Craft Beer’s Mt. Rushmore

The Inspiration for Mt. Hopmore

The Inspiration for Mt. Hopmore

President’s Day is a time for honoring all of our past Presidents but somehow the guys that managed to get themselves chiseled into that mountain seem to be the only ones that actually get honored.  Not sure what Martin Van Buren, Franklin Pierce, or Warren Harding did to miss the cut up there but perhaps there was a remarkable likeness of their faces molded into the mud beneath the pines after a storm one Thursday afternoon.  Or not.

In any event, images of Mt. Rushmore got me thinking about which craft beer pioneers I would want to see carved into a mountain.  Who belongs on craft beer’s Mt. Hopmore?  I started with a list of 7 or 8 names (ok, exactly 8).  Naturally, my target number was 4.  After all, the real thing has 4 and it looks really good under those fireworks at night.  Coming up with exactly 4 craft beer luminaries for Mt. Hopmore was; however, almost impossible.  Then it hit me – it’s my concept.  My mountain – my rules.  That was easy.  So my Mt. Hopmore has 5 giants of craft beer.  In all honesty, the first 3 seem to me absolute givens.  The last 2 were just too hard to differentiate between one another.  Both clearly worthy and both identical in one important respect.  Anyway, here they are:

Fritz Maytag - Anchor Brewing

Fritz Maytag – Anchor Brewing

First of all, doesn’t this guy look the part? Swap him out today for Teddy Roosevelt and almost nobody would notice the difference.  Hard to argue against including the guy who took over a failing second-rate brewery and turned it into, arguably, the flagship craft brewery that lead the way for all the others to follow.  A true craft beer icon.

Ken Grossman - Sierra Nevada

Ken Grossman – Sierra Nevada

It’s often said that Sierra Nevada Pale Ale was the one – the Neo of craft beer.  OK, I just said it and I’ll repeat it a bunch of times (though not here – there’s a limit to how much I really want to torture you) so it’ll eventually be often said.  Ken Grossman opened minds and palates to hoppy, flavorful ales and even though Sierra Nevada Pale pales in comparison to today’s hop bombs, many of them would never have been brewed if not for his vision and determination.

Jim Koch - Boston Beer

Jim Koch – Boston Beer

How can you ignore the guy who brought Samual Adams, an American patriot, to the masses by brewing it to them?  Too many good reasons to carve him into a mountain even if Boston Beer is, well, very large (and advertises – a rarity in the craft beer industry).  He’s been a huge supporter of small, independent craft brewers.

Sam Calgione - Dogfish Head

Sam Calgione – Dogfish Head

You knew he had to show up.  As outspoken as anyone in the industry today and a formidable foe to Big Beer.  The Godfather of extreme brewing, he’s come up some outrageous brews.  Love him or hate him, if you’re a craft beer fan you have a strong opinion one way or the other.  He’s elevated the debate surrounding beer vs. wine as a companion to fine food and he gets extra credit for pissing off Big Beer with his short-lived Brewmasters series.

Greg Koch - Stone Brewing

Greg Koch – Stone Brewing

Full disclose: I have a Stone Brewing addiction.  If my wife would have allowed it, our first child might have been named Arrogance.  That said, he founded Stone and the mountain is made of the stuff,  Aside from that, he’s turned craft brewing up to 11, pioneers sustainable industry and pokes a hoppy finger in the eye of Big Beer with every Ruination poured.  Oh, another thing: he’s made gargoyles very, very cool.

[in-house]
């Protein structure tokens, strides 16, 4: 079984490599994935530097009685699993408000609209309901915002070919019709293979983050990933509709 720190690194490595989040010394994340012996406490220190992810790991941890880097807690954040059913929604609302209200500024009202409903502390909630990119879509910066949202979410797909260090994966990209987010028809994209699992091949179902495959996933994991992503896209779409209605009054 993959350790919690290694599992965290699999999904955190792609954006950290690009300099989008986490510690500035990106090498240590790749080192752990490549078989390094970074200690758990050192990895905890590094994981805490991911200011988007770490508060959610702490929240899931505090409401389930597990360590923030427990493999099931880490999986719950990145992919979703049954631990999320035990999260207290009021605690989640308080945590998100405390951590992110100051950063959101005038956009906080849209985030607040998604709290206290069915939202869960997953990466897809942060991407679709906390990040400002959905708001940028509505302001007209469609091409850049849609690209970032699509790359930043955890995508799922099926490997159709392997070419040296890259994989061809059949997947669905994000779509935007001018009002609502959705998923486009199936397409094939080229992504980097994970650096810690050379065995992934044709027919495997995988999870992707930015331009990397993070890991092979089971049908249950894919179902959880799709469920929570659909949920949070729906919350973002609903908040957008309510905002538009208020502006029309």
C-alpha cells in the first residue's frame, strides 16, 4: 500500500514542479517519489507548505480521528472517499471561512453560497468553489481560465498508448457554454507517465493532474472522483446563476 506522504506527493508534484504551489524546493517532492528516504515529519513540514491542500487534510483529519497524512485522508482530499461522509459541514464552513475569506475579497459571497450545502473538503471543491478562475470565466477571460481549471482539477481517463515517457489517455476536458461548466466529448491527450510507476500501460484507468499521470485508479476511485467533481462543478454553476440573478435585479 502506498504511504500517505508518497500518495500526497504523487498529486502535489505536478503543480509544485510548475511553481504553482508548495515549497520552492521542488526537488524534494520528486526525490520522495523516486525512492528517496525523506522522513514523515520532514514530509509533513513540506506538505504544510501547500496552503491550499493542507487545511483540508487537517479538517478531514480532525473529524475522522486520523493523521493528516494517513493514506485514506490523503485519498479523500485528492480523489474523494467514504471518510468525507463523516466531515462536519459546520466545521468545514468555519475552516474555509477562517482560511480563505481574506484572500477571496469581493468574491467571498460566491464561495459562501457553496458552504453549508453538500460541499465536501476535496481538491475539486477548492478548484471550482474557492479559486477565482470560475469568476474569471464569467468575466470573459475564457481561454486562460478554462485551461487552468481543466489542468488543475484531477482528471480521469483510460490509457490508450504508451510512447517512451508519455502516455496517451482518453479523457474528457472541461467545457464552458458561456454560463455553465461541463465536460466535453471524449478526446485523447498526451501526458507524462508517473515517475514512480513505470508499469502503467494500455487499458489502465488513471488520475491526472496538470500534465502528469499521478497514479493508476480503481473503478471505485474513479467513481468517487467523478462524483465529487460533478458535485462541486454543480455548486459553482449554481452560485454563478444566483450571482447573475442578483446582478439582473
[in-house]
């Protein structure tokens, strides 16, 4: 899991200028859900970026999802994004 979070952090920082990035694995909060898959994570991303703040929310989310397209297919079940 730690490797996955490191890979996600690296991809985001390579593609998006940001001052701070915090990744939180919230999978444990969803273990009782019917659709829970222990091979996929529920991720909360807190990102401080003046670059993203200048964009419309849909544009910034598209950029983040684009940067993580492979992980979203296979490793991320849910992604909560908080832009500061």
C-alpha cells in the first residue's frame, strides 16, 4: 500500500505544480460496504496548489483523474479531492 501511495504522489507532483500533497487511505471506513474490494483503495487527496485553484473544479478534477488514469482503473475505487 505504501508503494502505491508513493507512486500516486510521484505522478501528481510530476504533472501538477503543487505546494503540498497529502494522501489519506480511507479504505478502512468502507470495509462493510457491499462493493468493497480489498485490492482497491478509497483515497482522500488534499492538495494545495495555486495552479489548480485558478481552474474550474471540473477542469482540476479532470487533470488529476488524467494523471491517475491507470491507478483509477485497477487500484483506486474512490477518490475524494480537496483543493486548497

So that’s my Mt. Hopmore.  Agree? Disagree?  Take the poll and vote!

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9 thoughts on “Craft Beer’s Mt. Rushmore

  1. Seriously. You’re gonna make me hate myself for ever encouraging you to get back to blogging. This is great stuff! You Arrogant Bastard!

    Self loathing aside, I’m no craft beer historian, but I think we should make a space for the brewer that brought respect back for canned beer. Oskar Blues, 21st Amendment, or Boulder Beer Company? Who was the pioneer? Summer by the pool, beach, lake, etc. is drastically improved because of this. At the very least, whoever did it should should have a statue in the visitor’s center.

    • Trust me, you’ve got nothing to fear from my occasional bursts of craft beer observations and other illogical commentary. You and the rest of the Booze Dancing crew have long-cemented your higher perch (or lacing ring).

      And Oscar Blues is a good suggestion. Quite good in fact. He’s improved my pool, beach and Little League outings. That’s for sure.

  2. One could argue that Mt Rushmore is already a brewer’s monument. George Washington and Thomas Jefferson were the original American home brewers. Lincoln paid for the civil war with a beer tax. I am a pretty sure that Teddy Roosevelt was a drinker.

    • I used to feel pretty much the same way and, sure, Boston Beer is huge compared to “traditional” craft brewers. Over the past few years I’ve come to appreciate the things he’s done for the industry. Kind of have to look beyond the sales volume and commercials. That said, I did put Michael Jackson up on the poll for a reason – probably the same one you havein mind.

      Cheers!

  3. Jimmy Carter … in 1979, he passed the law [HR 1337] that made Homebrewing Legal so that Jim and Sam could start making their own little batches [legend has it that Tom Kehoe of Yards started brewing in his dorm room around 1988 or so]

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